memory: "128Mi"
          cpu: "500m"

The above example will consume between 64 and 128 Mebibytes of RAM and it will use between 250 and 500 mili cores of CPU.

Note that 1 Mebibyte = 1 *2^10 bytes, so to be accurate, the memory used will be between 67,108,864 bytes and 134,217,728 bytes.

For CPU, the indication of 250 to 500 mili cores means that the container will use between ¼ and ½ of a virtual CPU or core on a worker node.

Tekton tasks and containers

When a Tekton pipeline is executed, a pod is created for each task defined within the pipeline. A container image is created and executed within the pod for each step within the task. The relationship between these entities is shown in figure 1 below:

Figure 1: Task/step to pod/container relationship

In addition to the above containers within the pod, at least 1 init container will also be created. It is possible to define the resource allocations to the containers associated with the steps using the process shown below, but it is not possible to allocate a specific resource to init containers without the solution shown in this article.

Defining resource requirements in steps

When resource quotas are defined on a project, it is necessary for each container that is created to have a specification section that defines the resource limits and resource requests. For a Tekton task, this is simple to do as shown in the example task below:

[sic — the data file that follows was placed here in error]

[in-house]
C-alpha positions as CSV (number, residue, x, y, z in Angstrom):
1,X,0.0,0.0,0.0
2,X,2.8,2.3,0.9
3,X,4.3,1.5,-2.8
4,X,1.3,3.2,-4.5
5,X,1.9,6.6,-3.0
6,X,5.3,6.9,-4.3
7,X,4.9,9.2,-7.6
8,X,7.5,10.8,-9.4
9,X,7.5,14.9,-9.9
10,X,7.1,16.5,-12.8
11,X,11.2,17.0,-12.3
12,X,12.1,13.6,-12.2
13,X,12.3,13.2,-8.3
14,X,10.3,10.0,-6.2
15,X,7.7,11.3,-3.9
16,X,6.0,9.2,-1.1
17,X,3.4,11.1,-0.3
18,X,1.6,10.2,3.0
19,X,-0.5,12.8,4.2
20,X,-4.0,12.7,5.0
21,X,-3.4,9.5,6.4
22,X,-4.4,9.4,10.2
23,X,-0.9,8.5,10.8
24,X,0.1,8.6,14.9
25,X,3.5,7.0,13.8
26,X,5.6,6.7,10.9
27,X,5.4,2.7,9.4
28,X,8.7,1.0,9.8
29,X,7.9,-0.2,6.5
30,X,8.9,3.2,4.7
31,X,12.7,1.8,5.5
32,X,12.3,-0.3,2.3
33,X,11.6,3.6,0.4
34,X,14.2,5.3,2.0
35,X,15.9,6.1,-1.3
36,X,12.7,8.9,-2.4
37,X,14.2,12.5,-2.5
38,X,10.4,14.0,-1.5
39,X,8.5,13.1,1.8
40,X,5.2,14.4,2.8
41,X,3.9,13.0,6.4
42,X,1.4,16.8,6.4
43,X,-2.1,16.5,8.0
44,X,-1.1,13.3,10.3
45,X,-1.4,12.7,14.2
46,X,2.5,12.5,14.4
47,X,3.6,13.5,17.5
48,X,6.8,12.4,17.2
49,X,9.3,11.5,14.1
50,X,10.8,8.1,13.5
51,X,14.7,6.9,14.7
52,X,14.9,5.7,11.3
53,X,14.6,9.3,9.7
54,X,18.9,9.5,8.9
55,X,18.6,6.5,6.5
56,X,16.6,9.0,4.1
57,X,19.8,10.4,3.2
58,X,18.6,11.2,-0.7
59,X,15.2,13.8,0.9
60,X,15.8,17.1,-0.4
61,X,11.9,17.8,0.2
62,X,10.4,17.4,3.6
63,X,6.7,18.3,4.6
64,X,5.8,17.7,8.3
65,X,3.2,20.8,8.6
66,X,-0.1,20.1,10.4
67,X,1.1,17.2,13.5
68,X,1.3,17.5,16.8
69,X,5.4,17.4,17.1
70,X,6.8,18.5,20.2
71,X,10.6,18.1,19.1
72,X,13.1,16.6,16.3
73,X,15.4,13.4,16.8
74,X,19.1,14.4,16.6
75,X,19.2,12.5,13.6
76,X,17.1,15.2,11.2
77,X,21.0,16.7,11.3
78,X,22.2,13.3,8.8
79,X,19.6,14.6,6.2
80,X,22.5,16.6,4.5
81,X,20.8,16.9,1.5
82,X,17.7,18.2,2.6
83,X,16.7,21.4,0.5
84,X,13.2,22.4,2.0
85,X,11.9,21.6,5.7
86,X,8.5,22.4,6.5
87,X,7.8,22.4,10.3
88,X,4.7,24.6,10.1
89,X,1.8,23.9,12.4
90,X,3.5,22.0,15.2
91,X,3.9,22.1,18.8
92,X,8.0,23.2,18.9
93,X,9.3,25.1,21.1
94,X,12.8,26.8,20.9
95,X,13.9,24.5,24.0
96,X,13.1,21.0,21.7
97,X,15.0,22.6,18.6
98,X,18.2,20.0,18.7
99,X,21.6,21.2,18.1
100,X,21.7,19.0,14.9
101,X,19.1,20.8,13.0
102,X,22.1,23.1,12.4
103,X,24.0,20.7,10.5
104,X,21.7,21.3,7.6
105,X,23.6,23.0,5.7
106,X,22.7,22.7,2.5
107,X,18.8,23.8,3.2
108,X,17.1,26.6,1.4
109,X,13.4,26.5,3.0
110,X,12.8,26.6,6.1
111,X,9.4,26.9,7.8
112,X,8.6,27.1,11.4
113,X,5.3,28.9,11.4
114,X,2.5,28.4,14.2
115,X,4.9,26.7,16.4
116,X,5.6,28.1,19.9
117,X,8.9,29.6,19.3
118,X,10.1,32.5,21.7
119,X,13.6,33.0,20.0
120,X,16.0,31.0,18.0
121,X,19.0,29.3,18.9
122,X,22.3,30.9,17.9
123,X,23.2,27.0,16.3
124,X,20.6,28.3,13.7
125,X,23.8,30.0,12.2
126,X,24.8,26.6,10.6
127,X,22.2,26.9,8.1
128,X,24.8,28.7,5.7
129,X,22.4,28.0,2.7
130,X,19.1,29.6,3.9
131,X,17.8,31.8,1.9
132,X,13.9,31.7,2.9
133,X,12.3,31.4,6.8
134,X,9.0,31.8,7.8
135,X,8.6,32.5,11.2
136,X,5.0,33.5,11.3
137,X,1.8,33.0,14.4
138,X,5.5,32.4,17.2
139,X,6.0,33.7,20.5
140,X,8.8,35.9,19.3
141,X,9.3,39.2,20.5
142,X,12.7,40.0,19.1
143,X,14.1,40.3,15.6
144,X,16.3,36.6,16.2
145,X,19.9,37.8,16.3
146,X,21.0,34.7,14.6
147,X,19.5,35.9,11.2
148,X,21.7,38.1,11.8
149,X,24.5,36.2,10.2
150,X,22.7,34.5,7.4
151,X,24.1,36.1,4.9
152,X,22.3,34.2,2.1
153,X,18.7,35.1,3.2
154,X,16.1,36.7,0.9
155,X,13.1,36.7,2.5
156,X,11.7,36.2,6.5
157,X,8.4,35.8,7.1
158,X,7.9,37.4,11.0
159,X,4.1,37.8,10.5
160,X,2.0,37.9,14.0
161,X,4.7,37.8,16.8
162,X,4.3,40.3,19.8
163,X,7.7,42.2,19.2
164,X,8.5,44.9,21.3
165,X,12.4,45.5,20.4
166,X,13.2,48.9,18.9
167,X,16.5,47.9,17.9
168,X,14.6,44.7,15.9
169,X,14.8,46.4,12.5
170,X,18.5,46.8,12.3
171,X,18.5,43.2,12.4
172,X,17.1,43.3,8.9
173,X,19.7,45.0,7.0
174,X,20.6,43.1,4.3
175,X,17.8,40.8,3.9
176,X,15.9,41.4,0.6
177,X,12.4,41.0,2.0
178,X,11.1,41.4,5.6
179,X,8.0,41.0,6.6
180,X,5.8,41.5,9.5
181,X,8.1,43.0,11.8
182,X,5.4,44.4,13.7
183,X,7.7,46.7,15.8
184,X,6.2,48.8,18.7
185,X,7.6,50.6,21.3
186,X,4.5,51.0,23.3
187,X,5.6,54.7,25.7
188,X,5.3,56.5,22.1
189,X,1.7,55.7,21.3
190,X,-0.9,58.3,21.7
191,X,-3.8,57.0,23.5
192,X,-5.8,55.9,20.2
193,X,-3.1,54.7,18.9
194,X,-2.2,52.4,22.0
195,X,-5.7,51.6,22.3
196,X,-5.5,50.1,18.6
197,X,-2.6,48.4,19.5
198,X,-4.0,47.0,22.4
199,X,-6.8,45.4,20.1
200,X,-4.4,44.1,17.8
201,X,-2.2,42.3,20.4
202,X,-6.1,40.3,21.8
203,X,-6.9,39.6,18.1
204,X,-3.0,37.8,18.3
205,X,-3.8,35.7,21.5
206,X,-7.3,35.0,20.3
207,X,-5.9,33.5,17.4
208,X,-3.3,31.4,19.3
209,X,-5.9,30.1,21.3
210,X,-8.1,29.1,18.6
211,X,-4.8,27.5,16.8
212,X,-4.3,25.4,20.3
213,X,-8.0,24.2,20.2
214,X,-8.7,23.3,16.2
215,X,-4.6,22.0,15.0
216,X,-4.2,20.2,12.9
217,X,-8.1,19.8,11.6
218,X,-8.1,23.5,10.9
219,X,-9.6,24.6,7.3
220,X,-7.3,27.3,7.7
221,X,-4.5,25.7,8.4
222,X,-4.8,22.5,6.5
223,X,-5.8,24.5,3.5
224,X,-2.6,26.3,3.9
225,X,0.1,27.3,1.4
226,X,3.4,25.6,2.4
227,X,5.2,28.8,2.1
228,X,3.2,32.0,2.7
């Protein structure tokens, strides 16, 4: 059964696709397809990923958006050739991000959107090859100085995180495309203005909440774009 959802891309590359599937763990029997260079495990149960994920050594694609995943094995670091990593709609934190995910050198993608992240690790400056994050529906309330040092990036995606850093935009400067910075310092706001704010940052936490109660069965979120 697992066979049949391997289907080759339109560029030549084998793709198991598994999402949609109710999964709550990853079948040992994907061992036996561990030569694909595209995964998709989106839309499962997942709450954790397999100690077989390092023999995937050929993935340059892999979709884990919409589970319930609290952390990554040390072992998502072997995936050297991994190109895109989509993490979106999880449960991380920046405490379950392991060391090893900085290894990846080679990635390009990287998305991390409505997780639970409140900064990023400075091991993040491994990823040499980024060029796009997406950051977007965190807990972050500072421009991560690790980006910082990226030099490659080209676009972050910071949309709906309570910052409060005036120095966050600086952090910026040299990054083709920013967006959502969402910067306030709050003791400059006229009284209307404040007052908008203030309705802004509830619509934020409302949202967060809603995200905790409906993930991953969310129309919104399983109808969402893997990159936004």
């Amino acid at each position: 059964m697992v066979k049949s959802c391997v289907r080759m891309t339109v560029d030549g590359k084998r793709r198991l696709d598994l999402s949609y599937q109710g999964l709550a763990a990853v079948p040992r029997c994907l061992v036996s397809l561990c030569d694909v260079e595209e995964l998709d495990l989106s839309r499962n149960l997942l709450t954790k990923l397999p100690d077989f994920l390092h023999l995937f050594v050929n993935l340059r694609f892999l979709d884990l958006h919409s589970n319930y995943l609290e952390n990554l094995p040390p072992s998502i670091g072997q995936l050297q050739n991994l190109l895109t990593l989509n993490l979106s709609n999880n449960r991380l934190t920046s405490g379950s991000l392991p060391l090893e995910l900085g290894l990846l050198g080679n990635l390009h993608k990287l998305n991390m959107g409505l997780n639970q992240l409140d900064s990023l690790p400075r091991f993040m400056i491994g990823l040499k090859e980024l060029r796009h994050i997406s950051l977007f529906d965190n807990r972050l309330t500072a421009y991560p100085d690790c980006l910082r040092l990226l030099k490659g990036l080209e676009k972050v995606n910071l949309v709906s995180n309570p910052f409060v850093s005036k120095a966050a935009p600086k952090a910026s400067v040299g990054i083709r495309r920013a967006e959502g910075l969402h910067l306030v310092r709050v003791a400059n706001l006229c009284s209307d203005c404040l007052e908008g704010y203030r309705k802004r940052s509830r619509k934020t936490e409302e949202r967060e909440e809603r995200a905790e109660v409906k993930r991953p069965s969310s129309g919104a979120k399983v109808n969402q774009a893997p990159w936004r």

apiVersion: tekton.dev/v1beta1
kind: Task
metadata:
name: task-1
spec:
steps:
 - name: step-1
   image: registry.access.redhat.com/ubi8/ubi:8.3-297     
   resources:
     limits:
       cpu: 200m
       memory: 200Mi
     requests:
       cpu: 100m
       memory: 100Mi  
   script: >
     #!/usr/bin/env sh
     ls -al /

The above shows that the step will consume between 0.1 and 0.2 of a virtual CPU or core on a worker node and between 104,857,600 and 209,715,200 bytes of memory.

The example task that has been used for this post actually contains three steps that each have a specific allocation of resources as indicated below:

Step 1

  resources:

    limits:

      cpu: 200m

      memory: 200Mi

    requests:

      cpu: 200m

      memory: 100Mi

Step 2

  resources:

    limits:

      cpu: 200m

      memory: 1000Mi

    requests:

      cpu: 200m

      memory: 512Mi

Step 3

  resources:

    limits:

      cpu: 200m

      memory: 200Mi

    requests:

      cpu: 100m

      memory: 100Mi

Even though the steps are sequenced to run one after the other in the pipeline process, the containers that deliver each of the steps all start at the same time. So the resource quota allocation must be more than the total of all of the individual values shown in the table above, which is:

  resources:
  limits:
    cpu: 600m
    memory: 1400Mi